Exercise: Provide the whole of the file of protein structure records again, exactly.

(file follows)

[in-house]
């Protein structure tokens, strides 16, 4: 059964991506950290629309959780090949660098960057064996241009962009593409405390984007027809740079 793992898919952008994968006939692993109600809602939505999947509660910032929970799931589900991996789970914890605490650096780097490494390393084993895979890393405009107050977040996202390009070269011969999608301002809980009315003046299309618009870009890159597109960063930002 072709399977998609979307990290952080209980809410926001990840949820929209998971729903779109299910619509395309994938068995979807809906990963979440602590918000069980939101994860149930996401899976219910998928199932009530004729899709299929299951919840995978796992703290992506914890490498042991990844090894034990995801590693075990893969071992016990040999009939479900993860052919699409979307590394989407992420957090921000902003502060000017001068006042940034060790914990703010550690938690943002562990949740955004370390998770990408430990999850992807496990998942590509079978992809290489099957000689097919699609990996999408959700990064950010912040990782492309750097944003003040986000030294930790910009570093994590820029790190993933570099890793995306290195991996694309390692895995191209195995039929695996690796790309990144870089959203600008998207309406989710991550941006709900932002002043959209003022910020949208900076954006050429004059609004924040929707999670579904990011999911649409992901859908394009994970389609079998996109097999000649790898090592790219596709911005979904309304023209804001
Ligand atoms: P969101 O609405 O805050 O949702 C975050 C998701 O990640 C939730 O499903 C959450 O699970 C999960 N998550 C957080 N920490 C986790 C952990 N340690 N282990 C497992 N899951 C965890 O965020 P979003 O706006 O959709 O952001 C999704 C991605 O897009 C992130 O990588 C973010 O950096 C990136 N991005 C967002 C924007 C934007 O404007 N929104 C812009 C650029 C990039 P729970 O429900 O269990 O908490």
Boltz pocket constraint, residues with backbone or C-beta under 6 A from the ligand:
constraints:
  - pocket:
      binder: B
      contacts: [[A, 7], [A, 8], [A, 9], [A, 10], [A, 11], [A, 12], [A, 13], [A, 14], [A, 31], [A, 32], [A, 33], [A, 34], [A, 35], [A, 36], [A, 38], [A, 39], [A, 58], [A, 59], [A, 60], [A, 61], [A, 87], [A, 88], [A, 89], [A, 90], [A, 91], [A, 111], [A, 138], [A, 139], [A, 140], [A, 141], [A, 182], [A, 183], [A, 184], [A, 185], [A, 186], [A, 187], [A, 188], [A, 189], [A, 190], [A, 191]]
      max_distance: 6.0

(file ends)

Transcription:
[in-house]
């Protein structure tokens, strides 16, 4: 059964991506950290629309959780090949660098960057064996241009962009593409405390984007027809740079 793992898919952008994968006939692993109600809602939505999947509660910032929970799931589900991996789970914890605490650096780097490494390393084993895979890393405009107050977040996202390009070269011969999608301002809980009315003046299309618009870009890159597109960063930002 072709399977998609979307990290952080209980809410926001990840949820929209998971729903779109299910619509395309994938068995979807809906990963979440602590918000069980939101994860149930996401899976219910998928199932009530004729899709299929299951919840995978796992703290992506914890490498042991990844090894034990995801590693075990893969071992016990040999009939479900993860052919699409979307590394989407992420957090921000902003502060000017001068006042940034060790914990703010550690938690943002562990949740955004370390998770990408430990999850992807496990998942590509079978992809290489099957000689097919699609990996999408959700990064950010912040990782492309750097944003003040986000030294930790910009570093994590820029790190993933570099890793995306290195991996694309390692895995191209195995039929695996690796790309990144870089959203600008998207309406989710991550941006709900932002002043959209003022910020949208900076954006050429004059609004924040929707999670579904990011999911649409992901859908394009994970389609079998996109097999000649790898090592790219596709911005979904309304023209804001
Ligand atoms: P969101 O609405 O805050 O949702 C975050 C998701 O990640 C939730 O499903 C959450 O699970 C999960 N998550 C957080 N920490 C986790 C952990 N340690 N282990 C497992 N899951 C965890 O965020 P979003 O706006 O959709 O952001 C999704 C991605 O897009 C992130 O990588 C973010 O950096 C990136 N991005 C967002 C924007 C934007 O404007 N929104 C812009 C650029 C990039 P729970 O429900 O269990 O908490």
Boltz pocket constraint, residues with backbone or C-beta under 6 A from the ligand:
constraints:
  - pocket:
      binder: B
      contacts: [[A, 7], [A, 8], [A, 9], [A, 10], [A, 11], [A, 12], [A, 13], [A, 14], [A, 31], [A, 32], [A, 33], [A, 34], [A, 35], [A, 36], [A, 38], [A, 39], [A, 58], [A, 59], [A, 60], [A, 61], [A, 87], [A, 88], [A, 89], [A, 90], [A, 91], [A, 111], [A, 138], [A, 139], [A, 140], [A, 141], [A, 182], [A, 183], [A, 184], [A, 185], [A, 186], [A, 187], [A, 188], [A, 189], [A, 190], [A, 191]]
      max_distance: 6.0